“The abstract [report] was already submitted and now the full results are almost ready. It’s very positive, yes,” he says, nodding.
In true altruistic fashion the Combi-Ventilate was designed as not-fot-profit, with only the unique feature controlling tidal flow patented by the firm, has seen production start around the world - mostly in developing countries.
In cash terms, a ventilator that could cost a hospital US$20,000. The cost of manufacturing a Combi-Ventilate, depending on country, is US$5,000 or less, thus doubling the capacity of even the most basic ventilator unit without the additional cost.
Most recently Combi-lift began working with the Brazil Manufacturing Association, and has had engagements with others in countries such as Kazakhstan, Afghanistan, India, UAE, Kenya, Kuwait, Nigeria, South Africa, Ecuador, Peru and Chile.
“When all this started, everyone felt the need to help somehow. This is what we as Combi-lift were able to do, by validating a concept that was set aside by the medical area. What’s important to remember is that this is a viable innovation, particularly in developing countries, even if Covid never happened. It’s rewarding,” says Antonio, who remains heavily involved in fine-tuning the schematics so they are universially translatable.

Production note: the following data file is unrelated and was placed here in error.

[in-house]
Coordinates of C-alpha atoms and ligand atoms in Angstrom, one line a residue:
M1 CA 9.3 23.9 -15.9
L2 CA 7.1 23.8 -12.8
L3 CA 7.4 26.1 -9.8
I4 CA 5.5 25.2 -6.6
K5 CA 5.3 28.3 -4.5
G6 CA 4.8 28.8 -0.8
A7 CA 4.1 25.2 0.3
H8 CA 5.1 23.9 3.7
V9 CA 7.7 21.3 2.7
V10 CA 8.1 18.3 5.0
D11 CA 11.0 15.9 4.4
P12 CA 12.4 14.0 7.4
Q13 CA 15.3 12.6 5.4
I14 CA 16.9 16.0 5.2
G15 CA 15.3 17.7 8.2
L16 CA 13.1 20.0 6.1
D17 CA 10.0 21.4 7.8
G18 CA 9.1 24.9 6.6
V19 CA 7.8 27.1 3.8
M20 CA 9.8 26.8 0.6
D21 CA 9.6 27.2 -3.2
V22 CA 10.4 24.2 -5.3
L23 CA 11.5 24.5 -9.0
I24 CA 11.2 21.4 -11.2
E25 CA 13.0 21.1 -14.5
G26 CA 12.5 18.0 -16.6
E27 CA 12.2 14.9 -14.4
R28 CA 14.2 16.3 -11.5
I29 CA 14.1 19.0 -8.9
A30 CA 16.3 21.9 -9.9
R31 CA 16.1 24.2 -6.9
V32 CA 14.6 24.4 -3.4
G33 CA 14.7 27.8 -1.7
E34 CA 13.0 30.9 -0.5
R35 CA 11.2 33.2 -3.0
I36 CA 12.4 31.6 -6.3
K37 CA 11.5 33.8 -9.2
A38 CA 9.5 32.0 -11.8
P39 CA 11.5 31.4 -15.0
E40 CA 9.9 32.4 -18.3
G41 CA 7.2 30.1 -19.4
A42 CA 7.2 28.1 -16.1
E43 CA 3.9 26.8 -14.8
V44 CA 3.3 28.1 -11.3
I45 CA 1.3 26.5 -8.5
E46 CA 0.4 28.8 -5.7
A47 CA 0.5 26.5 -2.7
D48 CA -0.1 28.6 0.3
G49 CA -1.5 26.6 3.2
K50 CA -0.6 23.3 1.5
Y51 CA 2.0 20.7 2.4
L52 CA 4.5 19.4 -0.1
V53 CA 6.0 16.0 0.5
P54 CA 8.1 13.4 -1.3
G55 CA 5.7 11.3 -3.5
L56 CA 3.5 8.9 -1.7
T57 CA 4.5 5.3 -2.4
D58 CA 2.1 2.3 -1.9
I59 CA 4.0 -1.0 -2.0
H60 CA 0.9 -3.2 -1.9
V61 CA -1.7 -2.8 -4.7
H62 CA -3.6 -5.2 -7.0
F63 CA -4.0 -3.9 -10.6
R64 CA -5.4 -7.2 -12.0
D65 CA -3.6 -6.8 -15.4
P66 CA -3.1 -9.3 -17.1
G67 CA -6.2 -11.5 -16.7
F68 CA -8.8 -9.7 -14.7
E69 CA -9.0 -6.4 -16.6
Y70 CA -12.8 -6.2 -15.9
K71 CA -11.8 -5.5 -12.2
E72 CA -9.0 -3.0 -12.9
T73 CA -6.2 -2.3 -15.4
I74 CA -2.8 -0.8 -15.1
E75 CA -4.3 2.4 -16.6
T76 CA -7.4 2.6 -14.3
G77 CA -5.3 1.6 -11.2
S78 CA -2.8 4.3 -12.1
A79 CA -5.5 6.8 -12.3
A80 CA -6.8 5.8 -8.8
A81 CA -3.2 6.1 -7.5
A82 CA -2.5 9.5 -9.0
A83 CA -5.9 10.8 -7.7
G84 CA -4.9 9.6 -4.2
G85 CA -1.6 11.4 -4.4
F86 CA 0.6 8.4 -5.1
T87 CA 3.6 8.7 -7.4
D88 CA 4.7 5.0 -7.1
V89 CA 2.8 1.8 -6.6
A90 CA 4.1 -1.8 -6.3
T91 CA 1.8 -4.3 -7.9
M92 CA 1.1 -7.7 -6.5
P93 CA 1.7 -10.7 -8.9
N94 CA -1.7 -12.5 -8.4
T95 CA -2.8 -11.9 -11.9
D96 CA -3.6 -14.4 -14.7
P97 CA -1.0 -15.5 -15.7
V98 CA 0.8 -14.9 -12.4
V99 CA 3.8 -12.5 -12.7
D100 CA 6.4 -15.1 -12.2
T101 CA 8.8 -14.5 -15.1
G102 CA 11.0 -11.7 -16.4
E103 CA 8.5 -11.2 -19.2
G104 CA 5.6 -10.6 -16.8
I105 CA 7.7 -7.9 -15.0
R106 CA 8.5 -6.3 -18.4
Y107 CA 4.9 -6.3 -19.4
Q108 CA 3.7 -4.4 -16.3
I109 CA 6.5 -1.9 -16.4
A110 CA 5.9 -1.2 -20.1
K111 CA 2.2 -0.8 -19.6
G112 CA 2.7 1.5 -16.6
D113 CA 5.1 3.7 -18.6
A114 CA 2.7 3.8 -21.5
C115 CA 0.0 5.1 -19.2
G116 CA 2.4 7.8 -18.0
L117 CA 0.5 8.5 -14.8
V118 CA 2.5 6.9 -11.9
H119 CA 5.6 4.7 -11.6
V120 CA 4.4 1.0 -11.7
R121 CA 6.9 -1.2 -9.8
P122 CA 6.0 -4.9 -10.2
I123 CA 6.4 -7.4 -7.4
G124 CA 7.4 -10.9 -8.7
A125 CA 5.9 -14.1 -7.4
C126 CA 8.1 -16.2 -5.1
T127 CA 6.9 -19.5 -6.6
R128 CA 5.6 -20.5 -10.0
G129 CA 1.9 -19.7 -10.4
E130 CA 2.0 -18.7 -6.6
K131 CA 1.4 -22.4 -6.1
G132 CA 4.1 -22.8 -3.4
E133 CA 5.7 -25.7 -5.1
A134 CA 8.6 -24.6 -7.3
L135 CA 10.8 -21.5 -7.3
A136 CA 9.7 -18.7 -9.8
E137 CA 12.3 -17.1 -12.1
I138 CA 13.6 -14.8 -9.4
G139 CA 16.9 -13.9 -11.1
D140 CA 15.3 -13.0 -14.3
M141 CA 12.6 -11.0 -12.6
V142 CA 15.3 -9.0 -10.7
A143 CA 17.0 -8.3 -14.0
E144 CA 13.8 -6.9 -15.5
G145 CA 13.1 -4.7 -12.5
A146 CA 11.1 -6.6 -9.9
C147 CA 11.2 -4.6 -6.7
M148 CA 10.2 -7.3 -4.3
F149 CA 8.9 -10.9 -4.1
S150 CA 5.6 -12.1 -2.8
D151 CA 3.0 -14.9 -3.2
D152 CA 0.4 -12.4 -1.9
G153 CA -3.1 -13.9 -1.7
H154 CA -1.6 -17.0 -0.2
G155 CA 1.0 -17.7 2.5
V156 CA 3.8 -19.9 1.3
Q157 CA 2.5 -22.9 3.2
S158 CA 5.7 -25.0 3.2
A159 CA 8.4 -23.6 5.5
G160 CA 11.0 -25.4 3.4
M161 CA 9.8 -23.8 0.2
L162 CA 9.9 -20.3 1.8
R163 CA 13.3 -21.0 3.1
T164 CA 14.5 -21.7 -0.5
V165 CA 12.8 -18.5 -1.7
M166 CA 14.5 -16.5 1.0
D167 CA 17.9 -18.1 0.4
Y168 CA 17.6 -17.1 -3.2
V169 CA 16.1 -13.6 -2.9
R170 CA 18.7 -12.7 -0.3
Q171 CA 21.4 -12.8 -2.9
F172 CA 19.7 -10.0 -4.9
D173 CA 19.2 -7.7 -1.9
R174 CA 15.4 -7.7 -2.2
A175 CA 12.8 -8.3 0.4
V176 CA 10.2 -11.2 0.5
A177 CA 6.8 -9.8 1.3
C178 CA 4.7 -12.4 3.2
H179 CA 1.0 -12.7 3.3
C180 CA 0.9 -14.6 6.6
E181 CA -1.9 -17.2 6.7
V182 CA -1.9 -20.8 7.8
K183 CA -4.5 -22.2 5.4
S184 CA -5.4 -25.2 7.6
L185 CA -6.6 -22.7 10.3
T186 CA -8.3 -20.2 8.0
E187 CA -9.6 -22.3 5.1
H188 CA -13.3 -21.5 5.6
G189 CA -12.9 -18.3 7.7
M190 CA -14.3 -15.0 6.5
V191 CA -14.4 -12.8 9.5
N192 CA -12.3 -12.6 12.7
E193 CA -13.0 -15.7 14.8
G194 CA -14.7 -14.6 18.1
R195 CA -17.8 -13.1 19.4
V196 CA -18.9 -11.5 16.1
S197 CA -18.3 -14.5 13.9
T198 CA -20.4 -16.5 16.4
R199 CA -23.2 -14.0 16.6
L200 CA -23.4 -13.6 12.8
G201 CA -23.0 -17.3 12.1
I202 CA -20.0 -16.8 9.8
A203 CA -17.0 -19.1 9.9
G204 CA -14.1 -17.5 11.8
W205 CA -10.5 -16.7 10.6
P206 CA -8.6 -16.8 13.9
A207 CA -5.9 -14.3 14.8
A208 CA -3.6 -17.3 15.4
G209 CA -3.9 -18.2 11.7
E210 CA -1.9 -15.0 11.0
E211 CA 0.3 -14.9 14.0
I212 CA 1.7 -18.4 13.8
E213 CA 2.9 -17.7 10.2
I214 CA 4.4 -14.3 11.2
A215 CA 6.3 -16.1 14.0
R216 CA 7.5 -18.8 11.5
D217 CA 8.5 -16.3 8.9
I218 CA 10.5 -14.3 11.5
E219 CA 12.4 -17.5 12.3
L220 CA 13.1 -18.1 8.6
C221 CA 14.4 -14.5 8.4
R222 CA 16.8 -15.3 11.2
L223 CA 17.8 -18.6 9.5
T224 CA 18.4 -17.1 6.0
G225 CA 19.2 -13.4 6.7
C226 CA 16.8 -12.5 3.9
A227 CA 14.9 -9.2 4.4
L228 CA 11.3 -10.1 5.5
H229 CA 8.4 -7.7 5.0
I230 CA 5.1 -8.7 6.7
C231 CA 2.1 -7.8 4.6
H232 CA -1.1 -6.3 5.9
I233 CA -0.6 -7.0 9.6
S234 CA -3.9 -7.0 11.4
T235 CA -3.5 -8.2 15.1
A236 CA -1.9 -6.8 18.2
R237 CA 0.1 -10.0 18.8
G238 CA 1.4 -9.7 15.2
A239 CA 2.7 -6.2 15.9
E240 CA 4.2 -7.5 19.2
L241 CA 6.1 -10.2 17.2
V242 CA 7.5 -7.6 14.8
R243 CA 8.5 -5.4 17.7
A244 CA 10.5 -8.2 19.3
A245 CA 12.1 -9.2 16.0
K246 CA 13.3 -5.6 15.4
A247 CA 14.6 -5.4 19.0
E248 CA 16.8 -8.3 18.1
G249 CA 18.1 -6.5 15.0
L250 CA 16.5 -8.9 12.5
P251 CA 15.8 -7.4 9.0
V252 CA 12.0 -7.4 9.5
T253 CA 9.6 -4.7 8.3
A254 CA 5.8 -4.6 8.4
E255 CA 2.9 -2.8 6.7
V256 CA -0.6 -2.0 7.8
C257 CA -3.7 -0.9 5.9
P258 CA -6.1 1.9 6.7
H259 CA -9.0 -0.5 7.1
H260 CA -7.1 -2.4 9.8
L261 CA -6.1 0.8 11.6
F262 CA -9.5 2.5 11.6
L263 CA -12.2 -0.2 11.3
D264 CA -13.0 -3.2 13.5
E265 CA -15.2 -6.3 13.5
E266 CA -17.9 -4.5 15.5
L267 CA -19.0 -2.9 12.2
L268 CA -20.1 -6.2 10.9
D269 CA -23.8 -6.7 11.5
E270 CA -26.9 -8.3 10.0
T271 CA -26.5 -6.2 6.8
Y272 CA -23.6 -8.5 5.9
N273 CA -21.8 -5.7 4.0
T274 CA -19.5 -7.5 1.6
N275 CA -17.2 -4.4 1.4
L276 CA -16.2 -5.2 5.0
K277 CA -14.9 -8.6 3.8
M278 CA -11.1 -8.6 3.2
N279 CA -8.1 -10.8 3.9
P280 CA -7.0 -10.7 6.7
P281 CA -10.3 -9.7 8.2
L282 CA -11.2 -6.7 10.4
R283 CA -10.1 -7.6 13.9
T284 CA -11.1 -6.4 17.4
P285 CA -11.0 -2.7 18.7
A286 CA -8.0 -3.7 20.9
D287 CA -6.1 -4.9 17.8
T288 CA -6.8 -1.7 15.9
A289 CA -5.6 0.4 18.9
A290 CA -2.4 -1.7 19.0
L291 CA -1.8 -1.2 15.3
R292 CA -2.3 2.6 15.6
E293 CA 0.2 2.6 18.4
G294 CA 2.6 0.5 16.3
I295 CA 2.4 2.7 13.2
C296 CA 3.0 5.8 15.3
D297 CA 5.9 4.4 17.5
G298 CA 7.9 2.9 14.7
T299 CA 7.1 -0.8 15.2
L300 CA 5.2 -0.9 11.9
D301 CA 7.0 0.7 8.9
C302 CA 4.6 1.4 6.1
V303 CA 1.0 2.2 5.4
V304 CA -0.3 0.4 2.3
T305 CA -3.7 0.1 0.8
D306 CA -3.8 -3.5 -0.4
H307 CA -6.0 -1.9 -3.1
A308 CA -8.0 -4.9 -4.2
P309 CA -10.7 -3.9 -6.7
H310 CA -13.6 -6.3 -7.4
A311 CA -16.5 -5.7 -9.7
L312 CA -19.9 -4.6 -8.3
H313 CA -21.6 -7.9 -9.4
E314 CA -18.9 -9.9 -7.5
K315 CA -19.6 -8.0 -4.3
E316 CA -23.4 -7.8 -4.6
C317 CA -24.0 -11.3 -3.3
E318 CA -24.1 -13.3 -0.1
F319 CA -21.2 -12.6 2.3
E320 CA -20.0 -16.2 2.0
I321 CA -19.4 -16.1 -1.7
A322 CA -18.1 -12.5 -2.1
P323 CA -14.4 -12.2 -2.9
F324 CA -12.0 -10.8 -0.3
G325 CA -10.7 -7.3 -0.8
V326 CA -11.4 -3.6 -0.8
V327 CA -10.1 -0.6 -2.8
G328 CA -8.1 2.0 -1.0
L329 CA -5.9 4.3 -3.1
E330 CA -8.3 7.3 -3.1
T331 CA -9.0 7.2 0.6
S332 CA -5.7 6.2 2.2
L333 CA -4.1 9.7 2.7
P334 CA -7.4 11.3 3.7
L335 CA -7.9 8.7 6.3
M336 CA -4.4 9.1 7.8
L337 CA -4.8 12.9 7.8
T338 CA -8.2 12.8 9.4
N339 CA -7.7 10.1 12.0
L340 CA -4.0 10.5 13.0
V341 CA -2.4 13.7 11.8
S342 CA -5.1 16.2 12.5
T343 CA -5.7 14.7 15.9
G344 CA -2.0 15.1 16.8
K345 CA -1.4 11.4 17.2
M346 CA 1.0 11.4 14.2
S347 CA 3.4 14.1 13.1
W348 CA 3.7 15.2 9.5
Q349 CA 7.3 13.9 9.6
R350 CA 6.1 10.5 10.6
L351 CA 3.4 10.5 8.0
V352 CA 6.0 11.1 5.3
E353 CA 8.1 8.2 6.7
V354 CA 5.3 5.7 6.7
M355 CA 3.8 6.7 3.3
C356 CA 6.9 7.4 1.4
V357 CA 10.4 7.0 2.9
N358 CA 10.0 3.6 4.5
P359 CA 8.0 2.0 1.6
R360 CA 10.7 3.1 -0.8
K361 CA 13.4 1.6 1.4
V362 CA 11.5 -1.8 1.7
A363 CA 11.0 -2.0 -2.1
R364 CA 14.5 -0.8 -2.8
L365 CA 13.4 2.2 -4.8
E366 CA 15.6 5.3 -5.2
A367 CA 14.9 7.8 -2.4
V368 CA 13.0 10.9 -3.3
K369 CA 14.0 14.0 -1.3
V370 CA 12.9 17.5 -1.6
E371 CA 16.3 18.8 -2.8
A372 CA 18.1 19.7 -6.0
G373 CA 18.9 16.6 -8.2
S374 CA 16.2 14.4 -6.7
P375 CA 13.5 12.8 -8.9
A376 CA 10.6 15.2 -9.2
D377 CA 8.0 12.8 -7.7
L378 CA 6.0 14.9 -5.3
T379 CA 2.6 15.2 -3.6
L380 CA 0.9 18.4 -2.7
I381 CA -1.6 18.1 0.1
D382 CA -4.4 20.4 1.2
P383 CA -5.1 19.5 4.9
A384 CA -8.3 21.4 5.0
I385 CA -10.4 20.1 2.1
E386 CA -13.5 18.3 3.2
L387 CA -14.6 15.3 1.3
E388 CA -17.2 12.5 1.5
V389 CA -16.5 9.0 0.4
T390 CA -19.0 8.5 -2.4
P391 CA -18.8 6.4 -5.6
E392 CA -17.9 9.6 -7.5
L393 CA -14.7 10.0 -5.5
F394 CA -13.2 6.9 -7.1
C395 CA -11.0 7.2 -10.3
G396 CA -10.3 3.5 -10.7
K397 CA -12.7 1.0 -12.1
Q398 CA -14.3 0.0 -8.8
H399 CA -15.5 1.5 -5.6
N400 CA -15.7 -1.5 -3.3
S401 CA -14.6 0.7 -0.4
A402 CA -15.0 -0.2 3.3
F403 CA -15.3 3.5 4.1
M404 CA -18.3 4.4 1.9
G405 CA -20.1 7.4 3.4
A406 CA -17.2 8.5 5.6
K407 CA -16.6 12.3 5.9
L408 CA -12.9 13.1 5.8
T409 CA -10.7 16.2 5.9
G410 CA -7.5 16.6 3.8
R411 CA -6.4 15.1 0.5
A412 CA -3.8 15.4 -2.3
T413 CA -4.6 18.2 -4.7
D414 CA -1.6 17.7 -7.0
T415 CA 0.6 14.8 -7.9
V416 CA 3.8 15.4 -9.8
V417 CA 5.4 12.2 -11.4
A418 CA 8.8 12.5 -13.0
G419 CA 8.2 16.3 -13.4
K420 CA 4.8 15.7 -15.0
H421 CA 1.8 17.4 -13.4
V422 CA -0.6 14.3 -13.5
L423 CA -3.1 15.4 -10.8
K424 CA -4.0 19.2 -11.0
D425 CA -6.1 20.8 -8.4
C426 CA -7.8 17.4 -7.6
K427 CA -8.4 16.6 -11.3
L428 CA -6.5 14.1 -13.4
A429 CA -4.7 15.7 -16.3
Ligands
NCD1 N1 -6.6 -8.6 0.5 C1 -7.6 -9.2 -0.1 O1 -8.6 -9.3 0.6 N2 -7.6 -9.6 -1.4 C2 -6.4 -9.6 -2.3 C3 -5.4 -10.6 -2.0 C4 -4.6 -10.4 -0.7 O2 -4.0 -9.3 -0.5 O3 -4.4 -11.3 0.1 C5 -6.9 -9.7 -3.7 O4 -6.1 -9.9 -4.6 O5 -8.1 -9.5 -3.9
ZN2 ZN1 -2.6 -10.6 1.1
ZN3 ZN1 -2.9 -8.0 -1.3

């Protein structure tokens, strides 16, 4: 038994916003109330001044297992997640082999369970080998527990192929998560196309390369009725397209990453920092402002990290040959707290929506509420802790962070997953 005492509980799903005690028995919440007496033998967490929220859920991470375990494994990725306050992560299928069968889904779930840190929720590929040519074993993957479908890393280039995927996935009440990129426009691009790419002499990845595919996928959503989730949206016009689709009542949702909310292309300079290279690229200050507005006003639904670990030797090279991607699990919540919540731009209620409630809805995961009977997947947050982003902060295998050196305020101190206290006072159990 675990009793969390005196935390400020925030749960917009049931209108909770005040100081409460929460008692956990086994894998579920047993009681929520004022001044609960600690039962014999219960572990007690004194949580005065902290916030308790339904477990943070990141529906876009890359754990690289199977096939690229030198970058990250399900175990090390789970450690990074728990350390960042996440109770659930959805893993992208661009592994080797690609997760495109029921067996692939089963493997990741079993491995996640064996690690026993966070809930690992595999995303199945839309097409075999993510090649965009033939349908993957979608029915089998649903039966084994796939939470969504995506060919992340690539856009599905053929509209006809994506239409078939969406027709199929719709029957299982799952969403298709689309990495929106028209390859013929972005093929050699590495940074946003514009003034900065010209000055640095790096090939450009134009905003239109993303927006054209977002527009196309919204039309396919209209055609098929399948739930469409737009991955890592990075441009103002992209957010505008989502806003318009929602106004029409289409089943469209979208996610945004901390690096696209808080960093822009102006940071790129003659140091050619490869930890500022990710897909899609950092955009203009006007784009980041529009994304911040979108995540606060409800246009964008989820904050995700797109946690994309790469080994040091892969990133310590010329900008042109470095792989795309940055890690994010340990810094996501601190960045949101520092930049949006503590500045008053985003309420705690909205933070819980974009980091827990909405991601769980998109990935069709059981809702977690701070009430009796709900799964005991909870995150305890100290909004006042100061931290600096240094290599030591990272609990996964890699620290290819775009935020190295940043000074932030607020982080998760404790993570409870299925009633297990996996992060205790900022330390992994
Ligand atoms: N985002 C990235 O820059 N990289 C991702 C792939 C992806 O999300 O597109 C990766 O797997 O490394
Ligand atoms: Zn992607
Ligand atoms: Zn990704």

The HSE had asked Combi-lift among others to look at how to manufacture ventilators. But instead the Monaghan company came up with a much simpler solution- turning one existing ventilator into four.
In a world still struggling with Covid, Martin adds of Combi-Ventilate, that it would have been “wrong” were profit the company’s only goal.
They looked at manufacturing hospital beds too, and given their globally recognised engineering prowess, even put that to good use building ventilator trolleys.
But when pressed on what other medical fields the Combi-lift is now exploring, Martin is tight-lipped.
“I couldn’t tell you that, not now,” he chuckles. “But I think I said at the time, in the medium term, we’ll look at other ways to innovate within the medical sector. That is something still waiting to happen, definitely.”
A mark of how far the company has come is that 4.10pm last Thursday, Martin and selected members of his design and innovation team were scheduled to speak via video link with a delegation from the World Health Organisation (WHO).
It’s the kind of call generally preserved for high-ranking civil servants or heads of State.
The team of medical experts based out of Geneva, Switzerland were interested in picking Combi-lift’s collective brain as to where else the company’s creative urge can be applied. Combi-Ventilate is of course high on the agenda for discussion.
“You build up certain capabilities in a field, and if there are gaps there are opportunities, why not?” states Martin. “I’ve full confidence the staff here are up to meeting those challenges. [The call] has to do with the Combi-Ventilate, but when you’re speaking with people the likes of the WHO, you never know where that can lead. It’s to learn from them as well, what challenges around Covid-19 they’re seeing and facing, and what we can do to help. We’ll see where we go from there.”